Infection after total hip arthroplasty. The Avon experience

J Bone Joint Surg Br. 2003 Sep;85(7):956-9. doi: 10.1302/0301-620x.85b7.14095.


Our aim in this study was to determine the outcome of hip arthroplasty with regard to infection at our unit. Infection after total joint arthroplasty is a devastating complication. The MRC study in 1984 recommended using vertical laminar flow and prophylactic antibiotics to reduce infection rates. These measures are now routinely used. Between 1993 and 1996, 1727 primary total hip arthroplasties and 305 revision hip arthroplasties were performed and 1567 of the primary and 284 of the revision arthroplasties were reviewed between five and eight years after surgery by means of a postal questionnaire, telephone interview or examination of the medical records of those who had died. Seventeen (1.08%) of the patients who underwent primary and six (2.1%) of those who underwent revision arthroplasty had a post-operative infection. Only 0.45% of patients who underwent primary arthroplasty required revision for infection. To our knowledge this is the largest multi-surgeon audit of infection after total hip replacement in the UK. The follow-up of between five and eight years is longer than that of most comparable studies. Our study has shown that a large cohort of surgeons of varying seniority can achieve infection rates of 1% and revision rates for infection of less than 0.5%.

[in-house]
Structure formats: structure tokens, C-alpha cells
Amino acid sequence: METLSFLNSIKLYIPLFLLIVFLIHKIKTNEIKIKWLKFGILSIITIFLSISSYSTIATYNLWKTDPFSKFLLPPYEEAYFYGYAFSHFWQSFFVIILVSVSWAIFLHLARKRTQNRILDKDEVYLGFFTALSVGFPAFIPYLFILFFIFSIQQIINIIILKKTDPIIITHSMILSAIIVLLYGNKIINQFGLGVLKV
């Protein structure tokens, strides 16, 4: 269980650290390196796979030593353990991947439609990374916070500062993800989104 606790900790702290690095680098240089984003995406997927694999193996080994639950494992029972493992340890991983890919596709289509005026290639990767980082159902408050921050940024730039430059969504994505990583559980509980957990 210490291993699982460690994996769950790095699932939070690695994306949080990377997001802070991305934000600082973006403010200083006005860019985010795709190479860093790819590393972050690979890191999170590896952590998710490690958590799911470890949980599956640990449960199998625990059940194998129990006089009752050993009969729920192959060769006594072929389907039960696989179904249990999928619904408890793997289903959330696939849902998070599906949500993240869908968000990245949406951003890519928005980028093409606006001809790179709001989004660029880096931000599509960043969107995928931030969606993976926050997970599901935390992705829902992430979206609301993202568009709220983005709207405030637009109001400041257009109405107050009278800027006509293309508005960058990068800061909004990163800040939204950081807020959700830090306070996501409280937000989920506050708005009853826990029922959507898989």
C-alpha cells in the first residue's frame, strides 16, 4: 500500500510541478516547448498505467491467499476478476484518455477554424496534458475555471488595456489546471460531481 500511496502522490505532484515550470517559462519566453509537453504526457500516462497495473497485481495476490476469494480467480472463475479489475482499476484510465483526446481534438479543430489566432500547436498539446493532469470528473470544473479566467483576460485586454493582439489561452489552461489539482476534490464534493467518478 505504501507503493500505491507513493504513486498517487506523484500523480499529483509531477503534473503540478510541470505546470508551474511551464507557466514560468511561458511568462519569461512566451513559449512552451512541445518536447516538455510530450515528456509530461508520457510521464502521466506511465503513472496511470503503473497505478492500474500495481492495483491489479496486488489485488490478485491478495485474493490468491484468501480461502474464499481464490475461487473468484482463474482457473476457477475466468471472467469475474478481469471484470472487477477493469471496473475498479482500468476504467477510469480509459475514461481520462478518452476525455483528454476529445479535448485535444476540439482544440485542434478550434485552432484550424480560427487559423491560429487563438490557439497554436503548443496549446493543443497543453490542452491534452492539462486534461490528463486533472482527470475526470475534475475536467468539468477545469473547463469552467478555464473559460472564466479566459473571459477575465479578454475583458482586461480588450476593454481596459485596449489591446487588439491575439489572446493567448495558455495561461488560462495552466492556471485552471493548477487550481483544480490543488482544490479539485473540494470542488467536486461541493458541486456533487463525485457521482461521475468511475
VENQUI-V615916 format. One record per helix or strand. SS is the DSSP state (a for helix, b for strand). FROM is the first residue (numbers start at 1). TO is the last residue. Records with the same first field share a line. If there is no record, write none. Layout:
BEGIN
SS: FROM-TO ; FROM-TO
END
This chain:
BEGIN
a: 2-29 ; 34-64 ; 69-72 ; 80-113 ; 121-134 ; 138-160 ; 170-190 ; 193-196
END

MeSH terms

  • Aged
  • Aged, 80 and over
  • Antibiotic Prophylaxis
  • Arthroplasty, Replacement, Hip / adverse effects*
  • England / epidemiology
  • Female
  • Follow-Up Studies
  • Humans
  • Male
  • Medical Audit
  • Middle Aged
  • Prosthesis-Related Infections / epidemiology*
  • Prosthesis-Related Infections / prevention & control
  • Prosthesis-Related Infections / surgery
  • Reoperation
  • Treatment Outcome